Tags: Storied | 'Godfather' | Joe | Bonanno | Dies

Storied 'Godfather' Joe Bonanno Dies at 97

Sunday, 12 May 2002 12:00 AM

Surrounded by family members, Bonanno succumbed to heart problems and old age at St. Mary's Hospital, according to the Arizona Daily Star, having avoided the assassination or long imprisonment of many of his crime world contemporaries.

Bonanno went from bootlegger and gunrunner for Al Capone to an underworld executive running clothing and cheese firms. He eventually reached the pinnacle of American Mafia leadership where he reigned for more than 30 years.

When he was still a child his parents returned with him to his Sicilian birthplace after a few years in the United States. But in his 20s he returned to Brooklyn to quickly establish himself as the youngest major crime kingpin in the country.

Later Bonanno's New York-based operation, sustained by bullets and his considerable organizational skills, extended into the Caribbean and Latin America.

After Bonanno's position as one of the top five leaders of the American Mafia became generally known, he was one of the inspirations for the 1970s "The Godfather" movie trilogy, a key figure in the Gay Talese book "Honor Thy Father" written with the help of a son, and the subject of another son's biography that was the basis for a television series.

In his own book Bonanno became the first authentic Mafia figure to describe the inner workings of his murderous world.

Before publication, his writings were fodder for prosecutors.

Despite his notoriety, in his lifetime Bonanno served little more than two years in prison despite the efforts of prosecutors like then U.S. Attorney Rudolph Giuliani. In fact, Bonanno was not convicted of anything other than a rent control violation until he was 75.

Instead it was his colleagues in crime who determined his ultimate fate, forcing his exile to Tucson and the abdication of his leadership role in the late 1960s after an assassination plot went awry.

The Bonanno story began when he emerged the surviving winner of gun battles among his Sicilian counterparts in the 1930s. It was a bloody era in New York that entered gangland legend as the Castellammare War, named for the Italian point of origin of many of the era's cream of the crime crop, Castellammare del Golfo.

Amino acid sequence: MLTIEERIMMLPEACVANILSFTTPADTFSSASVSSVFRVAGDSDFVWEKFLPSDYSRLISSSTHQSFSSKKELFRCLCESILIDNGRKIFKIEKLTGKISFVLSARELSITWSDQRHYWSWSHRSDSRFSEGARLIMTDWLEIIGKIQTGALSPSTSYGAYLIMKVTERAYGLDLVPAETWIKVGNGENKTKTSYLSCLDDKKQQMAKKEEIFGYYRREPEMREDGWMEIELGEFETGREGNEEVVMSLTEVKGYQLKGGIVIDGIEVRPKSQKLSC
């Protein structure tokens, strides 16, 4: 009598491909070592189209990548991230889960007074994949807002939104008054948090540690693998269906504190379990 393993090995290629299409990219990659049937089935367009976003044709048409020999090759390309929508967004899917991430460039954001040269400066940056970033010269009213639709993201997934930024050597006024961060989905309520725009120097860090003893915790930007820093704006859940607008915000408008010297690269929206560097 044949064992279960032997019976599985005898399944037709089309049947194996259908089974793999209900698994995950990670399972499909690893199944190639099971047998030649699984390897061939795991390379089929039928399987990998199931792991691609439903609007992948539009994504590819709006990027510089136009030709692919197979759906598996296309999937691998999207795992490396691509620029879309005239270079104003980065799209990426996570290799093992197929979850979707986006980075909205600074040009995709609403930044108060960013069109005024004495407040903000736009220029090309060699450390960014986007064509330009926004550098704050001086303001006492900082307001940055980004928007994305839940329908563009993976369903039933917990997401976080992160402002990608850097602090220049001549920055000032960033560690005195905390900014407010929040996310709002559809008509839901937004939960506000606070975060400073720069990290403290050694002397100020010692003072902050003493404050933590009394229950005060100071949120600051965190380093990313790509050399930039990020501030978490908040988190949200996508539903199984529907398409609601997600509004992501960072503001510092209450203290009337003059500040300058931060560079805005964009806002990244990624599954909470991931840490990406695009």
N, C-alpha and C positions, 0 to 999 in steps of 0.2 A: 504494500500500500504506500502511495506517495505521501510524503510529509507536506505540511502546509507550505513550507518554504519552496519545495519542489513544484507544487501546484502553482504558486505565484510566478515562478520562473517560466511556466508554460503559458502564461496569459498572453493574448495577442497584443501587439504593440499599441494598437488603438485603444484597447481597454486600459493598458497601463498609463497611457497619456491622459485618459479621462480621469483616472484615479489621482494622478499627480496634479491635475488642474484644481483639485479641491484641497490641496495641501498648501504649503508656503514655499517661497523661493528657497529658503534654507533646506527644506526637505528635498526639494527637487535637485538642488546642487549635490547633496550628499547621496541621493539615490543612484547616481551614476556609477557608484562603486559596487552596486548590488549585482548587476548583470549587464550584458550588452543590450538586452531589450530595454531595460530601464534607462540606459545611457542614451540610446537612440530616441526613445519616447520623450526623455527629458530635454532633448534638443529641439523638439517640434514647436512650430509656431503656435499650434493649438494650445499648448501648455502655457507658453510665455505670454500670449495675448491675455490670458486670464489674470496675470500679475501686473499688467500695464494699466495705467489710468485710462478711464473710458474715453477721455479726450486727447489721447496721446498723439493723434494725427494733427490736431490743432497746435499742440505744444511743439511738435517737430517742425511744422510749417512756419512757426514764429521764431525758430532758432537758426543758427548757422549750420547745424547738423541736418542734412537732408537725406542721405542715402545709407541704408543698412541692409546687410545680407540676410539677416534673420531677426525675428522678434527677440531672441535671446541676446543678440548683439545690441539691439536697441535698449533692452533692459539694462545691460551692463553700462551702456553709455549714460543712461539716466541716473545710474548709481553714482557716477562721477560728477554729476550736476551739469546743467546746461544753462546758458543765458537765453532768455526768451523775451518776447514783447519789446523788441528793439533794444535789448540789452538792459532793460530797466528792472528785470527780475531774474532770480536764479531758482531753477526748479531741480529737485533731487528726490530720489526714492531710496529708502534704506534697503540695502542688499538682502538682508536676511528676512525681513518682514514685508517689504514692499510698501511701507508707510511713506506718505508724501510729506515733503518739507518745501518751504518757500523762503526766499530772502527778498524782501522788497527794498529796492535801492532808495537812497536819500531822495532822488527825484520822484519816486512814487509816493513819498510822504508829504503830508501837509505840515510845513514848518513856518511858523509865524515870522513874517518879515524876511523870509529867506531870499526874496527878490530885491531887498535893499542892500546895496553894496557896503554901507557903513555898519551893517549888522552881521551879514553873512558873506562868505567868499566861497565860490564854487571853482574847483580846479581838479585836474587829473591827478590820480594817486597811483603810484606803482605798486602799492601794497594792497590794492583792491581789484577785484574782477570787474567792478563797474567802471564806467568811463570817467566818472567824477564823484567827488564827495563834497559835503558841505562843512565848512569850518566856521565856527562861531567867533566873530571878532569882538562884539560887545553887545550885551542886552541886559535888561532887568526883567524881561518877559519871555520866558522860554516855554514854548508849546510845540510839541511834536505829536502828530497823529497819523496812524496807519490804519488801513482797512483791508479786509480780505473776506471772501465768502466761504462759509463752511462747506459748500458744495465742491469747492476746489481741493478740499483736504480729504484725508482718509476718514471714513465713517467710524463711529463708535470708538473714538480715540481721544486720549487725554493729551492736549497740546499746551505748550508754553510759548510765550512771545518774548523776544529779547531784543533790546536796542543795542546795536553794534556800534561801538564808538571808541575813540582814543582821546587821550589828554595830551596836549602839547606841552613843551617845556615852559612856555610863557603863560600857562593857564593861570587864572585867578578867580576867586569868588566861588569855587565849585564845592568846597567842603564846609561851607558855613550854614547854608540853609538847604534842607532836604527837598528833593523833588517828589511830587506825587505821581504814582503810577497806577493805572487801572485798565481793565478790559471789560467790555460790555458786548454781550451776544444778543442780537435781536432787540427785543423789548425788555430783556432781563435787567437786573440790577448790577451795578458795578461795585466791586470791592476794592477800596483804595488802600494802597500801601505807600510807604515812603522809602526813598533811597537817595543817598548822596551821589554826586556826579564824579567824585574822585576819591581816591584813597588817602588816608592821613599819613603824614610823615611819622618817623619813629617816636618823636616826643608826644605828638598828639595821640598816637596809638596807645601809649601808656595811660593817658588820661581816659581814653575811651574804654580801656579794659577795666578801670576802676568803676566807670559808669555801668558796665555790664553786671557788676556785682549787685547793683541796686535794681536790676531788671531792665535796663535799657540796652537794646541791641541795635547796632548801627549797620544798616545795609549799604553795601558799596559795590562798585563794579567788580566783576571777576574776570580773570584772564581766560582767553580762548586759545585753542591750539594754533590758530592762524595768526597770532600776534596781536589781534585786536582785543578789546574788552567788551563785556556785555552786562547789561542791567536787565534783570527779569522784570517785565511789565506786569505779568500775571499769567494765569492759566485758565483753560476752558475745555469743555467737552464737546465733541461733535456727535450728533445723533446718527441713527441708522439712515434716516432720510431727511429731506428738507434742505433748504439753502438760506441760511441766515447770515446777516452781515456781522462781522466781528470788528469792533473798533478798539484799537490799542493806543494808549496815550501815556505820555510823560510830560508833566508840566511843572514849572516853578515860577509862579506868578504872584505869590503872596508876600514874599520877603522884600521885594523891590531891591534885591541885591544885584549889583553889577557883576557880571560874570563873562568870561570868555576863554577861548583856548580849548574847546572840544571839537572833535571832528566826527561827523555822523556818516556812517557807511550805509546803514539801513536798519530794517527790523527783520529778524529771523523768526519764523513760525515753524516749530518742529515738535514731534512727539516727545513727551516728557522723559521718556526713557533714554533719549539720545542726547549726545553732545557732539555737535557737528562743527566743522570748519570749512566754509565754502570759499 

Bonanno helped maintain a national governing commission of five crime families inaugurated by Lucky Luciano that he said was more an administrative mechanism than a way of life depicted in popular Mafia romanticism. Vestiges of the commission are occasionally reported to remain in existence even in the 21st century.

Bonanno claimed to have had an audience with a pope and a handshake with President Franklin D. Roosevelt. He never liked his nickname "Joe Bananas."

Bonanno's reign as a mob overlord was believed to have lasted until his 1964 -- apparently feigned -- kidnapping by gunmen in front of his Park Avenue apartment, one day before he was scheduled to testify on Mafia operations before a New York grand jury.

He went into hiding for 19 months, emerging in May 1966 to surrender at a federal courthouse in New York. He never explained his absence, but was acquitted of conspiracy to obstruct justice for failing to appear before the grand jury.

Bonanno then went into a much violated retirement in the Tucson, Ariz., home he had purchased years before.

Mobster-turned-informant Frank "The Bomp" Bompensiero told FBI agents in 1972 that Bonanno said he wanted to set up a new family in California to fill a West Coast "Mafia vacuum."